China, the US, and many other countries are examples of how the 21st century is thus far a story of urbanization. Population and production shifts from rural to urban areas have characterized modernization for centuries, but now these processes have truly gone global while the cumulative effects also are becoming increasingly evident. For the most part, those effects are positive. So it is that one can speak of progressive modernization, while proposals to move people in the other direction seem increasingly antique.
But that doesn’t mean that people aren’t moving, or that all urbanization is progressive.
The caption reports that we are looking at an aerial view of the Za’atari refugee camp near the Jordanian city of Mafraq, some five miles from the border with Syria. Some urbanists might already be crying “foul,” for a refugee camp isn’t a city. Except that it is. Even provisional cities are cities, and camps are provisional cities, right down to the street plan and organization of basic services. In fact, the tableau above might be interchangeable with illustrations of ancient cities or frontier cities or perhaps Chicago in the early days, although the relatively geometric layout is a dead giveaway that we are looking at modern design. All that is missing to be a city proper is permanency, and–as those living in the Occupied Territories can attest–camps can have a way of becoming permanent.
But now I’ve gone too far. Much still is missing. Way too much, as we can see by comparison with this photograph of Tokyo.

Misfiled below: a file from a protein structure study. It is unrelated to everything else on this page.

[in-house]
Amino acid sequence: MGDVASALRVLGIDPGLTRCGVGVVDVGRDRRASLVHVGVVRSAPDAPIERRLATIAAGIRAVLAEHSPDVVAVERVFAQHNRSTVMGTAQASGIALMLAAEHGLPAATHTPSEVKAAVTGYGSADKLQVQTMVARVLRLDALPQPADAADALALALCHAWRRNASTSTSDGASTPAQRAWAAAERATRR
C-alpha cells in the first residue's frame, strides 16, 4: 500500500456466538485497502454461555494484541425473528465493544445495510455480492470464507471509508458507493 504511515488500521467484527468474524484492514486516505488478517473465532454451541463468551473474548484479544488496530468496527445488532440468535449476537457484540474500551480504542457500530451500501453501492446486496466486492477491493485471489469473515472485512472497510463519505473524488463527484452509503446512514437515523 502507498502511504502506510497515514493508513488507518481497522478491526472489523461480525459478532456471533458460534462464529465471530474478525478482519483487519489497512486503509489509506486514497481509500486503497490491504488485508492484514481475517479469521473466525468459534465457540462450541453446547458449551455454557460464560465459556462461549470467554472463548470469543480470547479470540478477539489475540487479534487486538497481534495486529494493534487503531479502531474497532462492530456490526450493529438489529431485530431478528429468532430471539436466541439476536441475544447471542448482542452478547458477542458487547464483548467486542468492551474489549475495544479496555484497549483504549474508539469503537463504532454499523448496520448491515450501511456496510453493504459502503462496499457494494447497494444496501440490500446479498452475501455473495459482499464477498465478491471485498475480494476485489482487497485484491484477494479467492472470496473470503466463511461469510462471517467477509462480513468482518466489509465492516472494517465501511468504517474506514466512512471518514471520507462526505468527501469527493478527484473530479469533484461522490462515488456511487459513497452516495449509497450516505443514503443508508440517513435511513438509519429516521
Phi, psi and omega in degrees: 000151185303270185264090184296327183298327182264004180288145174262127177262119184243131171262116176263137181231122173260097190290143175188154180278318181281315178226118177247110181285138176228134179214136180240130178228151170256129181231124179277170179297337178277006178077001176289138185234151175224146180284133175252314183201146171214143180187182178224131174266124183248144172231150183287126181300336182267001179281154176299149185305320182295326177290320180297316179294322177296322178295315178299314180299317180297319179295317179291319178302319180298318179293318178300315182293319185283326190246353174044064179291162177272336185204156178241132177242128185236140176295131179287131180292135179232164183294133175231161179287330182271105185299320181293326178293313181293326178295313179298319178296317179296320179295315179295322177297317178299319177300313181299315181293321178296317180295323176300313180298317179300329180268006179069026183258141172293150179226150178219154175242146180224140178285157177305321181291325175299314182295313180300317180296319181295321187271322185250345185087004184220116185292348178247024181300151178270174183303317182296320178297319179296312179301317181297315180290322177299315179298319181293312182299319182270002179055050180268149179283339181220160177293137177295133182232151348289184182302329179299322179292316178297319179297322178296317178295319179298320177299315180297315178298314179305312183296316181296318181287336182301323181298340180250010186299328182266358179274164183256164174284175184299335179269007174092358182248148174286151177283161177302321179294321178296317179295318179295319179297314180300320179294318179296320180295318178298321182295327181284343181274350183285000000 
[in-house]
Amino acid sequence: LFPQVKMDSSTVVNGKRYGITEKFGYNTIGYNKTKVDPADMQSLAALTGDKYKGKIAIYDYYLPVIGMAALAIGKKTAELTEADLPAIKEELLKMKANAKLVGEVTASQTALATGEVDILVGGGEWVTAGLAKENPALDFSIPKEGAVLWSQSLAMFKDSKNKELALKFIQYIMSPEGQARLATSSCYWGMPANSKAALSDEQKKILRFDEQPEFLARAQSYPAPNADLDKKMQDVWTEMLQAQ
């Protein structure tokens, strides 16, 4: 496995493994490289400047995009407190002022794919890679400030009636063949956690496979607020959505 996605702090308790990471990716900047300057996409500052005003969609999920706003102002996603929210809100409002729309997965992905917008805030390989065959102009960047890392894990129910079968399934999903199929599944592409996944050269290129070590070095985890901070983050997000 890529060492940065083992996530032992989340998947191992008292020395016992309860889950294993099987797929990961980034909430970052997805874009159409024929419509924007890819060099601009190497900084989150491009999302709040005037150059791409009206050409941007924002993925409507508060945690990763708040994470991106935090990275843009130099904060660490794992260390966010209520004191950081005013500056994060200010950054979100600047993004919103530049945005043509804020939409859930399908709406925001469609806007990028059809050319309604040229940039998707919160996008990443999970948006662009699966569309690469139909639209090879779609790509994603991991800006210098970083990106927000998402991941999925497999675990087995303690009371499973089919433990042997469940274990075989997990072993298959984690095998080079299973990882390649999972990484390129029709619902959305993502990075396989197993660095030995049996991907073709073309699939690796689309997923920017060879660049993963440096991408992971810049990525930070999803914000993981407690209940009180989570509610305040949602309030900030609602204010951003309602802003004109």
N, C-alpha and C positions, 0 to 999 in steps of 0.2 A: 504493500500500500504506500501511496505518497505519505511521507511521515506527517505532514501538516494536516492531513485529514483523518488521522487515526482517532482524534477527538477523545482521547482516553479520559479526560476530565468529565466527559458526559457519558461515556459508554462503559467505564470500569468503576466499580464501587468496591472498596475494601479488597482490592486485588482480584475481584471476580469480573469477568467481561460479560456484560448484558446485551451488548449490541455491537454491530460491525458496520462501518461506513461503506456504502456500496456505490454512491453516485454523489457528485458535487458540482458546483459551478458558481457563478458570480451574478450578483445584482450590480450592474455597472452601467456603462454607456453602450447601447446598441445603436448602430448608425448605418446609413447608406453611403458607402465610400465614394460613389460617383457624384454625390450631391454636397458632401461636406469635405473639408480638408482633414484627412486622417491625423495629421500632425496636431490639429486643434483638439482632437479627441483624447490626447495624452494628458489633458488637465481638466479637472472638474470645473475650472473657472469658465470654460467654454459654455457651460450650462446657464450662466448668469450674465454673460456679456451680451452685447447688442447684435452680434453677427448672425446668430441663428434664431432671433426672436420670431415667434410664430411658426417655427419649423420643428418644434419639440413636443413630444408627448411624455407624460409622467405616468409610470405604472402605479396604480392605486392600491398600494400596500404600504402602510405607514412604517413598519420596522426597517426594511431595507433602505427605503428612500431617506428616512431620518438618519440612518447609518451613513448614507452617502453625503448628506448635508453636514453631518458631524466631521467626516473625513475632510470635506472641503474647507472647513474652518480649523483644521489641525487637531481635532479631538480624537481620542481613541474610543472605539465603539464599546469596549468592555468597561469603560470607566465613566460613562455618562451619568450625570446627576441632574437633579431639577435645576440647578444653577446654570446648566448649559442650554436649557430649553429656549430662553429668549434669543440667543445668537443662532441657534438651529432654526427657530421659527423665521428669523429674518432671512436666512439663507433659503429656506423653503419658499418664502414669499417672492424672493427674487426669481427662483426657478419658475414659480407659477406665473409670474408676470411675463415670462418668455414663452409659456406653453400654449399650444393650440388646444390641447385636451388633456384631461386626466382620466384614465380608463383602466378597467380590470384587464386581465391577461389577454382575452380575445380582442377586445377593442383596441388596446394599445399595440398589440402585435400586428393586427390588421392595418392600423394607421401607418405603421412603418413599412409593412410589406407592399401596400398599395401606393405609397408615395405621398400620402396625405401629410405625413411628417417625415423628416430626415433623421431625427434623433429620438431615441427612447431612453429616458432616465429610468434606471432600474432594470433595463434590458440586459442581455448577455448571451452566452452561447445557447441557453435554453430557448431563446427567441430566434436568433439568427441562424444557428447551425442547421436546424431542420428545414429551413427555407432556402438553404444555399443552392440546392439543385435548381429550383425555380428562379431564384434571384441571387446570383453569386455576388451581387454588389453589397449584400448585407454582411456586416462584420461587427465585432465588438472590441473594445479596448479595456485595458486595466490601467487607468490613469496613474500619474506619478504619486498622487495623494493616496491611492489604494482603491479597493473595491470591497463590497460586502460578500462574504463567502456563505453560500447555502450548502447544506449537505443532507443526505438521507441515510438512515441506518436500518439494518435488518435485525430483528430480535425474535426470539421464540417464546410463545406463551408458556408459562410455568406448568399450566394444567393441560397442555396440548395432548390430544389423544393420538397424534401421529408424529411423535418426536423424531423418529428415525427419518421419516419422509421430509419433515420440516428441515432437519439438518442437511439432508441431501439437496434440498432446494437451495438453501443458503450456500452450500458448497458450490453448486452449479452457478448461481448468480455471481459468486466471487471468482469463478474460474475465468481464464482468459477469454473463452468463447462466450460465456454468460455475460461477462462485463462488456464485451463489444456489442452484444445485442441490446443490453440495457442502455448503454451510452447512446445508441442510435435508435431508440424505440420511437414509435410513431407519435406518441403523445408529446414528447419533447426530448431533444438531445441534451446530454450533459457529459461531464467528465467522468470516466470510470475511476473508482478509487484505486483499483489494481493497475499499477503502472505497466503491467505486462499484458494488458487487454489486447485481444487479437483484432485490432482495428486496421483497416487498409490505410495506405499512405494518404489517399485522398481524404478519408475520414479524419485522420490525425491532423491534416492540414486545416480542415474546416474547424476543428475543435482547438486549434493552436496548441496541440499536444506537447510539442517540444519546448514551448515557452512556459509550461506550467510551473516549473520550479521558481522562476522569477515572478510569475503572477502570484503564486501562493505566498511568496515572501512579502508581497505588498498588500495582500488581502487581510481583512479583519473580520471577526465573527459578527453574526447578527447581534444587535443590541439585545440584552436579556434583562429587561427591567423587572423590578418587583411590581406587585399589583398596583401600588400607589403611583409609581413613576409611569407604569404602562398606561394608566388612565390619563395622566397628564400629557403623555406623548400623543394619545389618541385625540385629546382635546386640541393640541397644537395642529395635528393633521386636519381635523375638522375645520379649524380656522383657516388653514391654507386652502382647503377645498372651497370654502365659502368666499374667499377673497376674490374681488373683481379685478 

I could have taken any one of thousands of magnificent cityscapes. Fortunately, they are a dime a dozen. The modern world has many very successful cities, and many affluent spectators who can take pictures by day and night throughout the year. These two images happened to be in the slide shows recently, and together they do reveal something that is only implicit in each alone.
If the one image is a celebration of modern abundance and the technologies that sustain it, that is meaningful because of how it is the culmination of a narrative of progressive ascent from the state of nature and relentless scarcity evident in a desert. If the other image is more than a portrait of masses of people being warehoused in a desert, it is because the evident organization and infusion of resources through those channels implies a potential escape from scarcity and inertia.
In an ideal world, camps would be disbanded and cities would thrive. Instead, some cities (like Aleppo) are being razed, and camps are growing. More generally, here as in many other sectors of global transformation, we seem to see a tale of two cities. Some win, others lose. Some thrive, others are pushed closer to catastrophe. Some cities continue to become larger, more productive, more rewarding, more alive. Other cities are being founded on very different principles–one can’t even say principles of development. These are human warehouses, holding pens, open air prisons–by now there may be many different versions of the same disaster.
Of course, the camp is not the primary cause of its problems, even of its existence, but neither is the great city entirely the architect of its good fortune. Za’atari and Tokyo are each symptoms of different conditions, but they also are both symptoms of the same condition. Two cities, but one modern world. Continued urbanization may be the unstoppable, but it remains to be seen whether many of the cities to come will look more like a metropolis or a camp.
Photographs by Mandel Ngan/AFP and Yoshiki Nakamura/National Geographic Traveler Photo Contest.
Beautiful, haunting and thought provoking post. The images reminded me of Gursky